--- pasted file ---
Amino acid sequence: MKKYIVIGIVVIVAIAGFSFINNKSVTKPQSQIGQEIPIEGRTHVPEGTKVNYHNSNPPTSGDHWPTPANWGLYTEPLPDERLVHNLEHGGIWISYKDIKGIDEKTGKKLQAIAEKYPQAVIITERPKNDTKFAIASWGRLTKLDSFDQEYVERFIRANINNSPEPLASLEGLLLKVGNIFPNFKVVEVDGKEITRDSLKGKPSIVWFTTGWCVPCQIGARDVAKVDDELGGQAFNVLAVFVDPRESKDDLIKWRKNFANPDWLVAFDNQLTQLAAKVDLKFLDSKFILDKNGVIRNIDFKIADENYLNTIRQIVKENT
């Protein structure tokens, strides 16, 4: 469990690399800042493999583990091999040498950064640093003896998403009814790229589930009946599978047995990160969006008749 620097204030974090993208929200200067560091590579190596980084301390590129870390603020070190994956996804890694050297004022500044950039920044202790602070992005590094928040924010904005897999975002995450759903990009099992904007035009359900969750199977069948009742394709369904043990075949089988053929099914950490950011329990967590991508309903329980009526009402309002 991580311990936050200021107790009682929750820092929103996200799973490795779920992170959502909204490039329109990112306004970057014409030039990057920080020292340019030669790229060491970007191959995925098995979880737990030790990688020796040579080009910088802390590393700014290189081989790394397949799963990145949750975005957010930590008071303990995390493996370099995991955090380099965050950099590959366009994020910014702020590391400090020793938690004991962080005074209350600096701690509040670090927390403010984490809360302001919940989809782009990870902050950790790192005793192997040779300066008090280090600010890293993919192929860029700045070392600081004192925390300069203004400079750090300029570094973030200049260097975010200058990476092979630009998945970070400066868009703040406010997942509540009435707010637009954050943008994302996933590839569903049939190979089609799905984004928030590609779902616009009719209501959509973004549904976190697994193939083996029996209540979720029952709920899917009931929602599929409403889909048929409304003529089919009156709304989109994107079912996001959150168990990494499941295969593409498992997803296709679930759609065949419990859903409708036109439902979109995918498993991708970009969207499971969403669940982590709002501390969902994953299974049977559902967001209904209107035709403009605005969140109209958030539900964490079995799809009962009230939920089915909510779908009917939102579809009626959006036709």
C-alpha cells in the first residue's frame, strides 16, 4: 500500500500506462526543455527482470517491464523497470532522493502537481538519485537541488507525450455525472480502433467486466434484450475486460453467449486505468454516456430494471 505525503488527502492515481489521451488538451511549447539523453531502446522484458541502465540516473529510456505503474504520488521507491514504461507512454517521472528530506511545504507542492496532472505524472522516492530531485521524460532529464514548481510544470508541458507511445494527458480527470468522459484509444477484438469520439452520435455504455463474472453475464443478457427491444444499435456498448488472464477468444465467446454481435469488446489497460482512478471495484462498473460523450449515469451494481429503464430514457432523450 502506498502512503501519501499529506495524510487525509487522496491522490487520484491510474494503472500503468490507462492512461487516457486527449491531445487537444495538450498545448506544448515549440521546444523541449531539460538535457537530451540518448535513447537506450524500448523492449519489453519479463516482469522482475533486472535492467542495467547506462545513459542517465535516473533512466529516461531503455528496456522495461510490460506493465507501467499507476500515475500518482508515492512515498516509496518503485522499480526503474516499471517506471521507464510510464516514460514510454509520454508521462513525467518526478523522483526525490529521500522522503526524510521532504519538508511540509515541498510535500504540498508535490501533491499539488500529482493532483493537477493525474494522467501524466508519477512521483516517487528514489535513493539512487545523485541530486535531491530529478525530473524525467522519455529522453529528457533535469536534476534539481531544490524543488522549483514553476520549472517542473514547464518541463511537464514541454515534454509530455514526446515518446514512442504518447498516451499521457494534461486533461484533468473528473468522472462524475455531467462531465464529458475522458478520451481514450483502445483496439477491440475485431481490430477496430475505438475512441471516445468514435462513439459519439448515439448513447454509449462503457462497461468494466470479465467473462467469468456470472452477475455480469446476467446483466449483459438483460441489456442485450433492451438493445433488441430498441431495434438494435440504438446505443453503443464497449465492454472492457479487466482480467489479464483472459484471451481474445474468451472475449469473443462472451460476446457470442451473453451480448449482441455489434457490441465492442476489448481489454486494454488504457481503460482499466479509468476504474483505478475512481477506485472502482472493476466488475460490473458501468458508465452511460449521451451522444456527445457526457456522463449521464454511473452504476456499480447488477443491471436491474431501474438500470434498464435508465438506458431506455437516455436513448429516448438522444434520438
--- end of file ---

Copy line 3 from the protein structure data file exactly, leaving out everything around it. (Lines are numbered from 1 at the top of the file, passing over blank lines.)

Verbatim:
C-alpha cells in the first residue's frame, strides 16, 4: 500500500500506462526543455527482470517491464523497470532522493502537481538519485537541488507525450455525472480502433467486466434484450475486460453467449486505468454516456430494471 505525503488527502492515481489521451488538451511549447539523453531502446522484458541502465540516473529510456505503474504520488521507491514504461507512454517521472528530506511545504507542492496532472505524472522516492530531485521524460532529464514548481510544470508541458507511445494527458480527470468522459484509444477484438469520439452520435455504455463474472453475464443478457427491444444499435456498448488472464477468444465467446454481435469488446489497460482512478471495484462498473460523450449515469451494481429503464430514457432523450 502506498502512503501519501499529506495524510487525509487522496491522490487520484491510474494503472500503468490507462492512461487516457486527449491531445487537444495538450498545448506544448515549440521546444523541449531539460538535457537530451540518448535513447537506450524500448523492449519489453519479463516482469522482475533486472535492467542495467547506462545513459542517465535516473533512466529516461531503455528496456522495461510490460506493465507501467499507476500515475500518482508515492512515498516509496518503485522499480526503474516499471517506471521507464510510464516514460514510454509520454508521462513525467518526478523522483526525490529521500522522503526524510521532504519538508511540509515541498510535500504540498508535490501533491499539488500529482493532483493537477493525474494522467501524466508519477512521483516517487528514489535513493539512487545523485541530486535531491530529478525530473524525467522519455529522453529528457533535469536534476534539481531544490524543488522549483514553476520549472517542473514547464518541463511537464514541454515534454509530455514526446515518446514512442504518447498516451499521457494534461486533461484533468473528473468522472462524475455531467462531465464529458475522458478520451481514450483502445483496439477491440475485431481490430477496430475505438475512441471516445468514435462513439459519439448515439448513447454509449462503457462497461468494466470479465467473462467469468456470472452477475455480469446476467446483466449483459438483460441489456442485450433492451438493445433488441430498441431495434438494435440504438446505443453503443464497449465492454472492457479487466482480467489479464483472459484471451481474445474468451472475449469473443462472451460476446457470442451473453451480448449482441455489434457490441465492442476489448481489454486494454488504457481503460482499466479509468476504474483505478475512481477506485472502482472493476466488475460490473458501468458508465452511460449521451451522444456527445457526457456522463449521464454511473452504476456499480447488477443491471436491474431501474438500470434498464435508465438506458431506455437516455436513448429516448438522444434520438